From the Edgar®-nominated author of Hammett Unwritten and Woman with a Blue Pencil comes a startling meta-fiction tale told in the voice of Sherlock Holmes. Set in 1920s' London, Cambridge, and Paris, Holmes's final adventure leads him through labyrinths of crime and espionage in a mortally dangerous inquiry into the unseen nature of existence itself. Sherlock Holmes, now in his seventies, retired from investigations and peaceably disguised as a professor at Cambridge, is shaken when a modestly successful author in his late-sixties named Arthur Conan Doyle calls upon him at the university. This Conan Doyle, notable for historical adventure stories, science fiction, and a three-volume history of the Boer War (but no detective tales), somehow knows of the false professor's true identity and pleads for investigative assistance. Someone is trying to kill Conan Doyle. Who? Why? Good questions, but what intrigues Holmes most is how the "middling scribbler" ascertained Holmes's identity in the first place, despite the detective's perfect disguise. Holmes takes the case. There is danger every step of the way. Great powers want the investigation quashed. But with the assistance of Dr. Watson's widow, Holmes persists, exploring séances, the esoterica of Edgar Allan Poe, the revolutionary new science of quantum mechanics, and his own long-denied sense of loss and solitude. Ultimately, even Sherlock Holmes is unprepared for what the evidence suggests.
|Publisher:||Seventh Street Books|
|Product dimensions:||5.40(w) x 8.20(h) x 0.60(d)|
About the Author
Gordon McAlpine is the author of Woman with a Blue Pencil and Hammett Unwritten and numerous other novels, as well as a middle-grade trilogy, The Misadventures of Edgar and Allan Poe. Additionally, he is coauthor of the nonfiction book The Way of Baseball, Finding Stillness at 95 MPH. He has taught creative writing and literature at U.C. Irvine, U.C.L.A., and Chapman University. He lives with his wife Julie in Southern California.
Most Helpful Customer Reviews
A worthwhile read for any fan of Sherlock Holmes. This author applies a great deal more imagination than one might expect. A truly entertaining story that features both Sherlock Holmes AND Sir Arthur Conan Doyle.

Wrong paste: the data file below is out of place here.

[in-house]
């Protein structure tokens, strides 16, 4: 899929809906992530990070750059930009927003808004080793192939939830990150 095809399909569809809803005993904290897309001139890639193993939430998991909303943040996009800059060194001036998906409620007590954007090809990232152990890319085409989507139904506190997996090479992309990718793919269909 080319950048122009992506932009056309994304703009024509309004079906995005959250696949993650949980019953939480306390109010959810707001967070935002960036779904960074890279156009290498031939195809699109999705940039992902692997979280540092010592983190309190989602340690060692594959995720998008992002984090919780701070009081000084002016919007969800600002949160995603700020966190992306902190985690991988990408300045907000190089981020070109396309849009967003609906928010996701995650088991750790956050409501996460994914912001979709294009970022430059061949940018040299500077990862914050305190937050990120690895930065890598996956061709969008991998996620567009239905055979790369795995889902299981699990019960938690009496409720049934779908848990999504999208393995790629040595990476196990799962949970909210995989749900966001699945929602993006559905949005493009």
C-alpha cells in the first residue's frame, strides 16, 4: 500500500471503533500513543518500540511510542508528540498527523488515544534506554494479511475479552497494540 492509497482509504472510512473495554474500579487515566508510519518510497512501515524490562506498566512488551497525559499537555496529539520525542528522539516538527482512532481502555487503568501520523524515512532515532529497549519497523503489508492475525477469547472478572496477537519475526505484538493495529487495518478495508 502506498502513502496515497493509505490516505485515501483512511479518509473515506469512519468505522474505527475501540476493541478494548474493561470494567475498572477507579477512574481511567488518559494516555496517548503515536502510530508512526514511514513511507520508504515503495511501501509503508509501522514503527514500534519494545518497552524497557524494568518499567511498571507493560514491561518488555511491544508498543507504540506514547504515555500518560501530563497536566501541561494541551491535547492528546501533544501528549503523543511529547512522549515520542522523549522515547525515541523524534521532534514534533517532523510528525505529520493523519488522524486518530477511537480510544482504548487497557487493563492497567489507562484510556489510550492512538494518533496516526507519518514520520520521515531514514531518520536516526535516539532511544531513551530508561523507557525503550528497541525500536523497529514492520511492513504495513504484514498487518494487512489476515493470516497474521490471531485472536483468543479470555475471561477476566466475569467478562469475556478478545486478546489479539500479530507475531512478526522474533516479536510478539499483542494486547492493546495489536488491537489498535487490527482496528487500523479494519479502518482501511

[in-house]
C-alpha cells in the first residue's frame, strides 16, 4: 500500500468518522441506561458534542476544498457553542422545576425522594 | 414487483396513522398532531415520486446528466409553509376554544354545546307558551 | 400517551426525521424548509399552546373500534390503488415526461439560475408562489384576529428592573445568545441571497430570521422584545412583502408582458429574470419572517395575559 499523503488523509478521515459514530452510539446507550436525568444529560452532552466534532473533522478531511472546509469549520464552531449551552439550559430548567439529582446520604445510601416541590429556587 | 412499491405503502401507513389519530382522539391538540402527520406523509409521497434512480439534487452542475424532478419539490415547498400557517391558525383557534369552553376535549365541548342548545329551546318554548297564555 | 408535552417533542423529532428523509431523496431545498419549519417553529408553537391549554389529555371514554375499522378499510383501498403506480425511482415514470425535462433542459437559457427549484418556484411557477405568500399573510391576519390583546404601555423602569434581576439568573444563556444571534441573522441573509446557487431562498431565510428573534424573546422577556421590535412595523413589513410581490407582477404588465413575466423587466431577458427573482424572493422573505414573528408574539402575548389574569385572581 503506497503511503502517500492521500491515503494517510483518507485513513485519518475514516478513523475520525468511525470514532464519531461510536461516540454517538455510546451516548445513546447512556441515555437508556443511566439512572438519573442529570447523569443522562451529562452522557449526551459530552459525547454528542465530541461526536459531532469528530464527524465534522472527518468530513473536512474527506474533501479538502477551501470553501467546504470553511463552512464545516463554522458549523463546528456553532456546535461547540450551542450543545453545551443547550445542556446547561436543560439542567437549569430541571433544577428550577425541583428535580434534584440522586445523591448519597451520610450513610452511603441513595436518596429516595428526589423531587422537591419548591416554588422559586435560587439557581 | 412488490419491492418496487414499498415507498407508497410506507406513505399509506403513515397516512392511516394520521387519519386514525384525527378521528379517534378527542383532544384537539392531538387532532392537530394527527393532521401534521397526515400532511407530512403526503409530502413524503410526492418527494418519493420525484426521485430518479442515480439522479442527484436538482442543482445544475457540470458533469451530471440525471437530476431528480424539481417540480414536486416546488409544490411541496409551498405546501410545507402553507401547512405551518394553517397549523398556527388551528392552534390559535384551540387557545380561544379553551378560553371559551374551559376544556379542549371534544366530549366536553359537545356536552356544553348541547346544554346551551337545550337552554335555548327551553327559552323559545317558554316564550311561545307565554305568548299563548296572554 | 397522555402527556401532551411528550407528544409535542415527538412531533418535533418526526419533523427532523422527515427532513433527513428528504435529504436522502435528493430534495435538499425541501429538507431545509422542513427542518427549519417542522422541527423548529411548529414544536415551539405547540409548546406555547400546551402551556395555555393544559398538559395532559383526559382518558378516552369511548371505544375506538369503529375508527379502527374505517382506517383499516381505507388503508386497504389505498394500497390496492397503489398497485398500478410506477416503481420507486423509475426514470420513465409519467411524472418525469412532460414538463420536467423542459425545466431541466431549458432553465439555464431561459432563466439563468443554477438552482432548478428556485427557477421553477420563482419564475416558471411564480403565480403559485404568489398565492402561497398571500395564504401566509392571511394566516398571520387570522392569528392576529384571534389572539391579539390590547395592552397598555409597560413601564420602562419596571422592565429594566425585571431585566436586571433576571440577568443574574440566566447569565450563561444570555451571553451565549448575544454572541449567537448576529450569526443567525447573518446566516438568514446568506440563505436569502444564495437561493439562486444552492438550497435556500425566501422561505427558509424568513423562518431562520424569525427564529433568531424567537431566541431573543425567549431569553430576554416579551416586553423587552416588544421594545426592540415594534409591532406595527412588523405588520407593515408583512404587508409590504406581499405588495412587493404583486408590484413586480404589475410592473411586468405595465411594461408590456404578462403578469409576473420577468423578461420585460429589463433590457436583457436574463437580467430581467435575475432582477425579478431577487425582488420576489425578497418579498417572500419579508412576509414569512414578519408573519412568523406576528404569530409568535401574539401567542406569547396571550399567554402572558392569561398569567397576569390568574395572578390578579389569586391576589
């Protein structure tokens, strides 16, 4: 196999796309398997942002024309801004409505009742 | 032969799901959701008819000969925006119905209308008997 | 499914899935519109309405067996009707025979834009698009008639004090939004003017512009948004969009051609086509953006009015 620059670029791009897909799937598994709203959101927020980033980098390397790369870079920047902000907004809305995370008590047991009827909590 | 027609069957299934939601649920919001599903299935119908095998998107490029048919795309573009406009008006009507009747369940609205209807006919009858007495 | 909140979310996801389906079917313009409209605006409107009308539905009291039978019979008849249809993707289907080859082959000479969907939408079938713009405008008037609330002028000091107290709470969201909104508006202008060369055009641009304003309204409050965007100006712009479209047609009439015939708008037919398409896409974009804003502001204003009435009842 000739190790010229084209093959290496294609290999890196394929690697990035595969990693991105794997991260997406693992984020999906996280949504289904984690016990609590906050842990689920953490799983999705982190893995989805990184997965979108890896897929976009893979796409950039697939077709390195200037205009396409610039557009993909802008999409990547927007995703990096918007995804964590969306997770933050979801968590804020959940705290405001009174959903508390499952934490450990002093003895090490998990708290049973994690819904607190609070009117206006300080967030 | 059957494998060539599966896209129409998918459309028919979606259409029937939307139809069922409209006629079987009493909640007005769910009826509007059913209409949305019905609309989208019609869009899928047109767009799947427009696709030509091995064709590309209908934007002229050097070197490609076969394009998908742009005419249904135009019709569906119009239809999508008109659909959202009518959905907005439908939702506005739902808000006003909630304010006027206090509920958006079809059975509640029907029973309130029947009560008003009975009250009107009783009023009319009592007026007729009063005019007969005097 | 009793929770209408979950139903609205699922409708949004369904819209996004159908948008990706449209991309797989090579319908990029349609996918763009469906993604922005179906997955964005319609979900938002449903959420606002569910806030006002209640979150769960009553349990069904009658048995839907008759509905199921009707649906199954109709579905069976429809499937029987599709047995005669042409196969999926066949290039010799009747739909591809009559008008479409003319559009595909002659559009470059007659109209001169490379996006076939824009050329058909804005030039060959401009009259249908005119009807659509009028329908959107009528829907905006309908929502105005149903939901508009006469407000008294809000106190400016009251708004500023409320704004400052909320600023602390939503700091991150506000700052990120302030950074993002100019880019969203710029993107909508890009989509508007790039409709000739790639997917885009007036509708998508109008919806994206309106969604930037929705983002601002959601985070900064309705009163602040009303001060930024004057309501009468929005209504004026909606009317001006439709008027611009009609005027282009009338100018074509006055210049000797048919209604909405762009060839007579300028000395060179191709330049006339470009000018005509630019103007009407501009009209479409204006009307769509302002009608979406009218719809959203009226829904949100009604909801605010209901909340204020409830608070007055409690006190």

Jorge Luis Borges hires a private investigator in Buenos Aires, Argentina to read an unpublished manuscript with the title of “Uncertainty,” purportedly written by Sherlock Holmes. Since he found the manuscript, Borges has narrowly escaped being shot and he wants to know who attempted to kill him and why. So begins a tale that contains other stories and associations by famous writers such as Edgar Allen Poe and Ernest Hemingway. Our story begins with Sherlock Holmes living incognito as a famous physicist. It seems Holmes has been studying and lecturing at Oxford University and other institutions of higher learning and does not want to be found. Imagine his shock when a “middling” author, Arthur Conan Doyle, appears at Holmes’ residence, saying he knows his real identity because he was informed of his name and residence at a séance in which a living Prime Minister, Stanley Baldwin, appears to give Doyle the information about Sherlock Holmes. Seances are where dead people appear to the living, correct? So what is this frightening phenomenon and what is the case that Doyle asks Sherlock to help solve? Then begins what just might be the last known case of the famous Sherlock Holmes. It brings the reader into the relatively new field of quantum mechanics which we learn is far older than previously known. Rather it involves investigations and experiments with the appearance of humans in “parallel worlds.” It would be of no great import if the mystery were just about the science of inquiry, but murders and physical attacks begin to occur with anyone associated with this subject. The story is fascinating but the writing is frequently difficult to follow, yet worth the effort. An interest sideline within the story concerns Holmes’ comments about his late buddy, Watson, whom Holmes claims was “stuck” in the Victorian world and thus did not reflect the true personality of Holmes. Holmes Entangled is a fascinating read both as a mystery and as an introduction to the world of quantum mechanics. The final scene closes with a shocking presence! Enjoy the romp through another complex historical mystery!
I really enjoyed the story and plot line. It brought together many threads from science and literature. The one annoying distraction was the author's repeated use of the word "absent" as a preposition. I am pretty sure this was not typically used in British English in the 1920s. I found it jarring whenever I encountered it. If you can get past that (which I eventually did), it was a great read.